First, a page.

Science, technology, engineering and mathematics (STEM) fields are traditionally heavily dominated by males, which is of great concern to universities as they try to improve student retention and achievement. One exception to that trend is in the field of biology. Of undergraduate biology majors, more than 60 percent are female and about half of biosciences graduate students are women.
Given that, a common assumption is that biology is one STEM field that no longer faces gender inequalities. However, researchers with Arizona State University and University of Washington have proven otherwise. In the largest analysis of gender differences known of in introductory college-level biology courses, researchers have found evidence of gender-based gaps in both achievement and class participation.
The findings appear in the current issue of Cell Biology Education—Life Sciences Education. The American Society for Cell Biology publishes the quarterly journal.
"Often, gender differences are assumed to be present only in fields where males outnumber females and where there is a strong emphasis on math," said Sara Brownell, assistant professor with ASU's School of Life Sciences. "But we are seeing it in undergraduate biology classrooms that do not focus on math—where females make up about 60 percent of the class—indicating that this could potentially be a much more systemic problem. It's likely this is not unique to physics or biology, but rather true of most undergraduate classrooms."
Researchers studied 23 classes at a research one (R1) university over a two-year period. The courses included mostly sophomores and biology majors, and were generally taught by two instructors each. Of more than 5,000 students enrolled in the courses, nearly 60 percent were female.
After studying exam performance and class participation, scientists discovered that even with similar college GPAs, female students had average exam scores of 2.8 percent lower than male students. In addition, while female and male students were equally likely to ask a question during class, when asked to volunteer responses to questions, 63 percent of males on average spoke up—even though they comprised only 40 percent of the classroom.
Co-author Sarah Eddy, a postdoctoral scholar at the University of Washington, says the gender gap in the classroom, along with performance equality, present problems.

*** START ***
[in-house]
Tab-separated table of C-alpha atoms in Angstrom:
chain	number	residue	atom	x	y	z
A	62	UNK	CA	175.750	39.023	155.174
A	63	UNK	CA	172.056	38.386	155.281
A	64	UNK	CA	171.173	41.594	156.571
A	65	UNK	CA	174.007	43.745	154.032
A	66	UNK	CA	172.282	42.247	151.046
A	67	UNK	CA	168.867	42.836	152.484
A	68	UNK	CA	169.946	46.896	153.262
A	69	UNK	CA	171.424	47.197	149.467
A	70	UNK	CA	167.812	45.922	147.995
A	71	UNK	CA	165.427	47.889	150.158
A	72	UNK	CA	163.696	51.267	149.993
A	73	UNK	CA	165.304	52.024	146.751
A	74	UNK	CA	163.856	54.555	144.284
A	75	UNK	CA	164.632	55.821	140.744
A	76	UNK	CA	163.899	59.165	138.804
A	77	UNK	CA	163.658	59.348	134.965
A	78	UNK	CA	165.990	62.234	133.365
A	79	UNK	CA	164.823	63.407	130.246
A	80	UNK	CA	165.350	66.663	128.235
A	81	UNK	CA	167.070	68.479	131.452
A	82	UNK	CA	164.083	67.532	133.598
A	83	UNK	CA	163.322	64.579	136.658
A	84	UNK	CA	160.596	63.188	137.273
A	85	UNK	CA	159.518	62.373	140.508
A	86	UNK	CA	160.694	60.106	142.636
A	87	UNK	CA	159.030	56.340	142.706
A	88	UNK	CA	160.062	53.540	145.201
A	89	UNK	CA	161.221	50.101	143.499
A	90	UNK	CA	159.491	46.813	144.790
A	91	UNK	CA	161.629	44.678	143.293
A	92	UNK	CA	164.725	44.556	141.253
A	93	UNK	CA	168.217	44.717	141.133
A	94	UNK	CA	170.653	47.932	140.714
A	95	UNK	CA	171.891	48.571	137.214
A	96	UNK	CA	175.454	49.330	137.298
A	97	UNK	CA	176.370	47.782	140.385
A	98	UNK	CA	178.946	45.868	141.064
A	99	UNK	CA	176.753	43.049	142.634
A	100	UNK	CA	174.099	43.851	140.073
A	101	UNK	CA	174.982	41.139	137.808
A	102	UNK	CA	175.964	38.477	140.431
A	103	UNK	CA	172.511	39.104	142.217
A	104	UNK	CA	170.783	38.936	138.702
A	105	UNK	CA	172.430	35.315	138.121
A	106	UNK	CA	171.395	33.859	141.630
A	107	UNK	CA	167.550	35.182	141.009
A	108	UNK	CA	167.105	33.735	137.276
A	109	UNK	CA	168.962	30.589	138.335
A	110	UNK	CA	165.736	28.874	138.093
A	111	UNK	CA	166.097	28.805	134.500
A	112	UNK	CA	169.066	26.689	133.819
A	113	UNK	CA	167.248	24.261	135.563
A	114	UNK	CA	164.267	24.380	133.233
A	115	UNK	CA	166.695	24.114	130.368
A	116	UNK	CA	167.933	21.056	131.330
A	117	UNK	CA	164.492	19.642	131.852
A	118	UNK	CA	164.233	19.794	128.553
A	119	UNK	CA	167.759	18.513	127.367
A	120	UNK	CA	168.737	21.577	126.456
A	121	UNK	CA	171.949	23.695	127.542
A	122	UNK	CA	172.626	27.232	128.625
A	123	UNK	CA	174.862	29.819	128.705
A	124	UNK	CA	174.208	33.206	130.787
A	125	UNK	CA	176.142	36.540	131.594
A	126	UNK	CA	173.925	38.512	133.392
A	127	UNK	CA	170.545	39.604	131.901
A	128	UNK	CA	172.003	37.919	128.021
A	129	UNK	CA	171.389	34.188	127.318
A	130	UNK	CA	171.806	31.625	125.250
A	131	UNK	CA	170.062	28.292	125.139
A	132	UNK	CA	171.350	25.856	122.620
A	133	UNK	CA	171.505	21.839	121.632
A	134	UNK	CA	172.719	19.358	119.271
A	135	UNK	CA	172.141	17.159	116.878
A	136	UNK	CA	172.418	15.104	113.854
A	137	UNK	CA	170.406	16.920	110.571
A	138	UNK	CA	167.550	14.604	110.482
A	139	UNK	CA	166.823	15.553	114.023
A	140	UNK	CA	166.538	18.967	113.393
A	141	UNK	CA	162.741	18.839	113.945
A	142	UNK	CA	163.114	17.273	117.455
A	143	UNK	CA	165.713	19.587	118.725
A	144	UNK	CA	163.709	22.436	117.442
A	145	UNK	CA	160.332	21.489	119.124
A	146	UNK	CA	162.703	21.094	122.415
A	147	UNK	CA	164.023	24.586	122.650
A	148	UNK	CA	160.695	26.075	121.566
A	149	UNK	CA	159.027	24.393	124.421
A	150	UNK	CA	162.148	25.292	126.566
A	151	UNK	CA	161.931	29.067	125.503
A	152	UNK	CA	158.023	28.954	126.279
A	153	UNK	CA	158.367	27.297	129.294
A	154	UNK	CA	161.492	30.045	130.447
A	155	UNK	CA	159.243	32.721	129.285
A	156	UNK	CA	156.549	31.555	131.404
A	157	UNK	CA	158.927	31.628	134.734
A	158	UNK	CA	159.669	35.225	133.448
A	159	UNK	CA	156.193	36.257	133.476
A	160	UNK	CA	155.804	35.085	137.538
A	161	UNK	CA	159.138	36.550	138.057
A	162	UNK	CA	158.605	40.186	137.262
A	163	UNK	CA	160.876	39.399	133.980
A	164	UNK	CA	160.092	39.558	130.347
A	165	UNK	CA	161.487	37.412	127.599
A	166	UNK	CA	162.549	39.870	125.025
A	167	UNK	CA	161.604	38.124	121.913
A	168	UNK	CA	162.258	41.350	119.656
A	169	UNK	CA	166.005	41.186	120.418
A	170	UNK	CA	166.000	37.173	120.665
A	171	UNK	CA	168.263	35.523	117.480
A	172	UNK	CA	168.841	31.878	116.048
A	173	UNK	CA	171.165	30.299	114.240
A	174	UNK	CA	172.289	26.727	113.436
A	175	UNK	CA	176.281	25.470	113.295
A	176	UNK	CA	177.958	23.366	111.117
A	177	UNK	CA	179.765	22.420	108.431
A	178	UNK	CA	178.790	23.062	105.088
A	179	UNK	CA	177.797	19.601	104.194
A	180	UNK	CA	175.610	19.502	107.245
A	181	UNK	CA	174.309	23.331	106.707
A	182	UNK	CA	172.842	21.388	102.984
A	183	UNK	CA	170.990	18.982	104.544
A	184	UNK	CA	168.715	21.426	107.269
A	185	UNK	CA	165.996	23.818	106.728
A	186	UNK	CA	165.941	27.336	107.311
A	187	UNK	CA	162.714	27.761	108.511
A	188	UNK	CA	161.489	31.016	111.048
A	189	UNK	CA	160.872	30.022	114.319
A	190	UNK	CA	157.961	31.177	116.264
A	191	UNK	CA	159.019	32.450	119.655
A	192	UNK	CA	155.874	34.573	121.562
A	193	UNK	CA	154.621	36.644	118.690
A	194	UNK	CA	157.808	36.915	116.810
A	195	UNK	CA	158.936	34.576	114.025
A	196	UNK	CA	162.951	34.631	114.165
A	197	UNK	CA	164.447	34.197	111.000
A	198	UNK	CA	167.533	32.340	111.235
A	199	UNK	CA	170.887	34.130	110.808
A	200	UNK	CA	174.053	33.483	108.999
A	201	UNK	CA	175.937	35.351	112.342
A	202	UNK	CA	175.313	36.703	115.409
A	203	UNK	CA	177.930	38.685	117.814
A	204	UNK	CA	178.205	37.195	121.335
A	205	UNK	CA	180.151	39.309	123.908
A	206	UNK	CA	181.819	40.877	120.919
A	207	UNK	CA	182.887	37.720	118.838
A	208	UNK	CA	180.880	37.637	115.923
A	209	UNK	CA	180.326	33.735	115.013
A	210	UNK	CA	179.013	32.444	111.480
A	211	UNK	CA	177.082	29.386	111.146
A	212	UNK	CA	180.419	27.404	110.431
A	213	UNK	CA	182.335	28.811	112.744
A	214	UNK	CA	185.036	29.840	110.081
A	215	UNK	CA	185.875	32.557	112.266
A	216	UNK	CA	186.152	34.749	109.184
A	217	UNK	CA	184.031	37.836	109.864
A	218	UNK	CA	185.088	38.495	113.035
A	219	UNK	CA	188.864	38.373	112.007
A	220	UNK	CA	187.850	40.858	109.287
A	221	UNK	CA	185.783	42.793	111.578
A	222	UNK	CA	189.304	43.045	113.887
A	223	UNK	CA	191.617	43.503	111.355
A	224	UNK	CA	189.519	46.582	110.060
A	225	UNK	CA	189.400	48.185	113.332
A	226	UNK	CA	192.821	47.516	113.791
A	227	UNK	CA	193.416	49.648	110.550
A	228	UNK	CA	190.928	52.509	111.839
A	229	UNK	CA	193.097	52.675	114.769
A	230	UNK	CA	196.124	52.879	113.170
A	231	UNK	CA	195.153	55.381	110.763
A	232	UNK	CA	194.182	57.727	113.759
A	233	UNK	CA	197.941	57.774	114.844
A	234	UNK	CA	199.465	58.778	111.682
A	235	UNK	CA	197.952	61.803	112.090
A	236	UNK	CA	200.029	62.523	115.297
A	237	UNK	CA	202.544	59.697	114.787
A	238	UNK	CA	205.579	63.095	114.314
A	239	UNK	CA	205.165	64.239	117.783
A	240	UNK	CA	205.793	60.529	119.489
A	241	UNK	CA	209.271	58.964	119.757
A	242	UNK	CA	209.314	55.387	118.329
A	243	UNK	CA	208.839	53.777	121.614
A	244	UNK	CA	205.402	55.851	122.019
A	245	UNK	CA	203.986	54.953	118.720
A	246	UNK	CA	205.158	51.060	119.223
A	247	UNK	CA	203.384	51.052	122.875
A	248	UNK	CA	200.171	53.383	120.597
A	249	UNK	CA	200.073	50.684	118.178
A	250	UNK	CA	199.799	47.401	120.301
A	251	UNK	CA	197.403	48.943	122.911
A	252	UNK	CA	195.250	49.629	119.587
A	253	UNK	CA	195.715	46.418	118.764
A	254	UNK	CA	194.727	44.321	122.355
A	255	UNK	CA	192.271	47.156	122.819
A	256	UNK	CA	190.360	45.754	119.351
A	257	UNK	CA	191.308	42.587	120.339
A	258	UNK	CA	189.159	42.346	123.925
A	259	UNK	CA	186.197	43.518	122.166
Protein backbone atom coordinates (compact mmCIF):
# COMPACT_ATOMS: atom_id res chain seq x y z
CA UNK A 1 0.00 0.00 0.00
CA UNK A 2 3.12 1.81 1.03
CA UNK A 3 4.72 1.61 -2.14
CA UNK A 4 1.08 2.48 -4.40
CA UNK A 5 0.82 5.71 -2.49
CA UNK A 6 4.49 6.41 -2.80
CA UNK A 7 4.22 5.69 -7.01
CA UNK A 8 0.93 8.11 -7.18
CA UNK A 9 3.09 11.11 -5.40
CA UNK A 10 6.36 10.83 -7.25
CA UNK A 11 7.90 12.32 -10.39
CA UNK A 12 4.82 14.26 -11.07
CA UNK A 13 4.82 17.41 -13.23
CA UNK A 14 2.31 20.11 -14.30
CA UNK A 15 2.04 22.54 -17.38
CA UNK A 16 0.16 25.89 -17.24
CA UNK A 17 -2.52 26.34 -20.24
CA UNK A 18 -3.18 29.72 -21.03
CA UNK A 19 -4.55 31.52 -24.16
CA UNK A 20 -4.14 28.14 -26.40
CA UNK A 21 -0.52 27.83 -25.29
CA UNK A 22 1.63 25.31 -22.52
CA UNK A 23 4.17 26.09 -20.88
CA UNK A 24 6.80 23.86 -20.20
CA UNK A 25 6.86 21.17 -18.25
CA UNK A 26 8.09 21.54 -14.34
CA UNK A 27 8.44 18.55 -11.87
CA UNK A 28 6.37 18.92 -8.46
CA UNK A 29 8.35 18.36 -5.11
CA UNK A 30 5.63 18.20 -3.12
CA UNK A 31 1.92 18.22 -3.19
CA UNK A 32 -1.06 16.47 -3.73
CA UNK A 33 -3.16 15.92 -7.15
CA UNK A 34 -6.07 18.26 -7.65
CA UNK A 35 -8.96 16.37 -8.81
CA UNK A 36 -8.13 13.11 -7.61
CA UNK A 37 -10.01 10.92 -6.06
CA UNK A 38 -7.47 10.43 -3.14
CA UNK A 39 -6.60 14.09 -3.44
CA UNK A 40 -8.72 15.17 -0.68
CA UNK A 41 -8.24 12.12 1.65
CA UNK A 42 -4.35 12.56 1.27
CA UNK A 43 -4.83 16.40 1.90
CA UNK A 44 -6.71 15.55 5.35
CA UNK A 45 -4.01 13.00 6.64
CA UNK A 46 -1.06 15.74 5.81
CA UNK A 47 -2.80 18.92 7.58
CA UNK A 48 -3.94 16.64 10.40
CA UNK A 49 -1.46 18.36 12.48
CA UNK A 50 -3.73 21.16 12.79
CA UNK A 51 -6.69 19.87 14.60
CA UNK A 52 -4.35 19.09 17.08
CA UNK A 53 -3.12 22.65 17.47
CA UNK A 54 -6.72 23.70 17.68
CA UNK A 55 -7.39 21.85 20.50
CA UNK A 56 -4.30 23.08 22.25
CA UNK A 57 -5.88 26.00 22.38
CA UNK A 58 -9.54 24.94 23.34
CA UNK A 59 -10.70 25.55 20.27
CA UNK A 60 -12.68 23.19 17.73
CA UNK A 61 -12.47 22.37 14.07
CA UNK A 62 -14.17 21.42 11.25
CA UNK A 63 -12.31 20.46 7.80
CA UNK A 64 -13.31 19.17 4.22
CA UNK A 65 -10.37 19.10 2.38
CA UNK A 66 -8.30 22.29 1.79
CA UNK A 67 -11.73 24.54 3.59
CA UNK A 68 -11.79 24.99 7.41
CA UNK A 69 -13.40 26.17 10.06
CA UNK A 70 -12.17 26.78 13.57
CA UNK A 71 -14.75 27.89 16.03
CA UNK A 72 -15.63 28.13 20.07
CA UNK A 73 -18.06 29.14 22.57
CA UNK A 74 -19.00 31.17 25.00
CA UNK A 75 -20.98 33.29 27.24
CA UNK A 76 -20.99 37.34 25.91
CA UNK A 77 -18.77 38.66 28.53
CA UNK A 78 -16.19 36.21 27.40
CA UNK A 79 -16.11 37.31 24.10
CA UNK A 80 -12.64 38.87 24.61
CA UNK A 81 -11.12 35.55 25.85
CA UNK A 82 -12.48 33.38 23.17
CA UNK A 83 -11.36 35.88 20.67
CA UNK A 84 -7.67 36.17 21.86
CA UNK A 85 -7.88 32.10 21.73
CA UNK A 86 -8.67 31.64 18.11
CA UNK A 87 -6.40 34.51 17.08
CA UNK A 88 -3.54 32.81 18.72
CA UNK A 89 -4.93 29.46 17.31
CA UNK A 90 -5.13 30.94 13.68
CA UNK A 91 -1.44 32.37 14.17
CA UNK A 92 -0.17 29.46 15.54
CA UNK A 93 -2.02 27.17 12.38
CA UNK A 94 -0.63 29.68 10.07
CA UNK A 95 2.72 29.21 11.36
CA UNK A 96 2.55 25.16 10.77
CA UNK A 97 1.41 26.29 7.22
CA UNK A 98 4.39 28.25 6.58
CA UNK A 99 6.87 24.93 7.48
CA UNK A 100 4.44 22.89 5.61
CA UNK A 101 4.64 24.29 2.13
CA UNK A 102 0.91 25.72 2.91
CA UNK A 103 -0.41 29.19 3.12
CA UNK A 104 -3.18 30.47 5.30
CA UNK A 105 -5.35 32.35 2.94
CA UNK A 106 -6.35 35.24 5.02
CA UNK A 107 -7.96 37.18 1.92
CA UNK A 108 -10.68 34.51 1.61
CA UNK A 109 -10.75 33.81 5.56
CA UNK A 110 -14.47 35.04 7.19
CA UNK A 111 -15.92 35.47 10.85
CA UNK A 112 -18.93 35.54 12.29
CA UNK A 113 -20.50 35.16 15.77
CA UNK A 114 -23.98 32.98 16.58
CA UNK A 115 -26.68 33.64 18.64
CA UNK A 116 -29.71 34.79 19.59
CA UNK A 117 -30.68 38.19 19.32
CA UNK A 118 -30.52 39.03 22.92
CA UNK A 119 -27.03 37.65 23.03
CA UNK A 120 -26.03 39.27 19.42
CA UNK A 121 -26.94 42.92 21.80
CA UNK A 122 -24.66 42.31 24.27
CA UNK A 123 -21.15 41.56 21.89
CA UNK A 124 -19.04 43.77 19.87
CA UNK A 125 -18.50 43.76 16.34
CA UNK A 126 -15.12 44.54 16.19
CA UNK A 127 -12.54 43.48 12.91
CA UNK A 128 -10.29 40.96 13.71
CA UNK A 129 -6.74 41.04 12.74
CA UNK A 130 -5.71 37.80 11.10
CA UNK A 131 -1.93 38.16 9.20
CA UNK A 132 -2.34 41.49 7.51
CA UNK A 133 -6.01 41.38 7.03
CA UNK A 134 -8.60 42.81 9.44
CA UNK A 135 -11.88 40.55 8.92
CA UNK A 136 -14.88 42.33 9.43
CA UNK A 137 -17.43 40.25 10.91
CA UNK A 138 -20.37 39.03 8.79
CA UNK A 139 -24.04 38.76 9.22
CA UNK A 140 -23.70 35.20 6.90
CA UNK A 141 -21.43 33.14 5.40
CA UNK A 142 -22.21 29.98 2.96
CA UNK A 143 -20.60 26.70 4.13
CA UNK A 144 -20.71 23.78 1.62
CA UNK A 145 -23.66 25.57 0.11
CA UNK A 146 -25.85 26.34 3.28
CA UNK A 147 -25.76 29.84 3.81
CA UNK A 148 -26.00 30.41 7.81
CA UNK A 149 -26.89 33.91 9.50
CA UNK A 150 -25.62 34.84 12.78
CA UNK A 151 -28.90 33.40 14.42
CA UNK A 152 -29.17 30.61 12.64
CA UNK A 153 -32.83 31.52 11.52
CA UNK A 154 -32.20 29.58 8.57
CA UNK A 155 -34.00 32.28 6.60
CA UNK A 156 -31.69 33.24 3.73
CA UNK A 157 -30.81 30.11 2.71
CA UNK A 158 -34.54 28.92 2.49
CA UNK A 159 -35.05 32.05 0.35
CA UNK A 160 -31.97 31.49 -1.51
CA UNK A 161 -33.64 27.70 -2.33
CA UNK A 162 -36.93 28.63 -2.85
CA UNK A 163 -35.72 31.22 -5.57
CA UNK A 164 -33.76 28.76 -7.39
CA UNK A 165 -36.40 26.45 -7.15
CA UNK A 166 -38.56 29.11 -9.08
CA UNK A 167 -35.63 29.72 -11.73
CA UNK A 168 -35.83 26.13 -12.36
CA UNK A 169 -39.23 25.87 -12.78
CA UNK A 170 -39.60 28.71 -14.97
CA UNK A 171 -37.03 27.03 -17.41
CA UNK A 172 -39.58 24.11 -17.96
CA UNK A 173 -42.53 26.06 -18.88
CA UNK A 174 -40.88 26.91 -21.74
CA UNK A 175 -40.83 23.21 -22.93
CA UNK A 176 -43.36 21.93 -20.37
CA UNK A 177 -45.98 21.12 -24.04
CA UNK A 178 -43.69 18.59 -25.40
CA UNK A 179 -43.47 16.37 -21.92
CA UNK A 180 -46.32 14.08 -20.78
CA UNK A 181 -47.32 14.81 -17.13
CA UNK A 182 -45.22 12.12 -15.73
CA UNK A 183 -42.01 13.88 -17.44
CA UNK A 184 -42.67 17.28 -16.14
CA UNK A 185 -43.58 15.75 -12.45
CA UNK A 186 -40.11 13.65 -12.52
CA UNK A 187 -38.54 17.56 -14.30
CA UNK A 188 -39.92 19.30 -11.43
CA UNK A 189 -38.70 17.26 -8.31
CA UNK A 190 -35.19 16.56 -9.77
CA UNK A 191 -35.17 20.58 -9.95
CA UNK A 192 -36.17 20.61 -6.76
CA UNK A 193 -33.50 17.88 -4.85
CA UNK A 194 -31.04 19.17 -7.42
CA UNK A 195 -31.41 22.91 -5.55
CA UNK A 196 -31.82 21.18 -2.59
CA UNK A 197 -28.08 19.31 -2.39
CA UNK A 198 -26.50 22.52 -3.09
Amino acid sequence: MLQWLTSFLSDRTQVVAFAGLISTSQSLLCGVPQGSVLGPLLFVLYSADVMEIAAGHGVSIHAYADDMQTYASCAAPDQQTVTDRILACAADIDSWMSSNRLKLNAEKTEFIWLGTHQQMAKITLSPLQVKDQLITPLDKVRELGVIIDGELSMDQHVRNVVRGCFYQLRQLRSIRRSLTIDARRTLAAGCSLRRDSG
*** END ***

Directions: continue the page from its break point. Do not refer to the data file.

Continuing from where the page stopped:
"Introductory biology classes are the first opportunities for many students to interact with professionals and peers in their intended fields," said Eddy. "This is a critical opportunity to build up their confidence so that they can succeed in the field. Part of building that confidence is gaining recognition from their classmates and instructors. If females aren't heard as often as males, they don't have the same opportunity to succeed as biology majors."
Brownell and her team suggest that in order to improve student retention and achievement in biology, new strategies must be put into place.
What can instructors do to level the playing field? To positively affect the participation differences in large classes, the researchers recommend using a pre-sorted list of student names to randomly call on them, rather than allowing students to raise their hands. Brownell and her team say that while students may be resistant to the method at first, it is a more equitable way to structure classroom discussions.
"In order to solve the problem, instructors must be aware that it even exists," shared Brownell. "That's really the point of this paper—to illustrate that there are gender differences that should not exist. The next steps are to try to determine what causes these differences and then develop additional strategies that instructors can use to lessen those differences."
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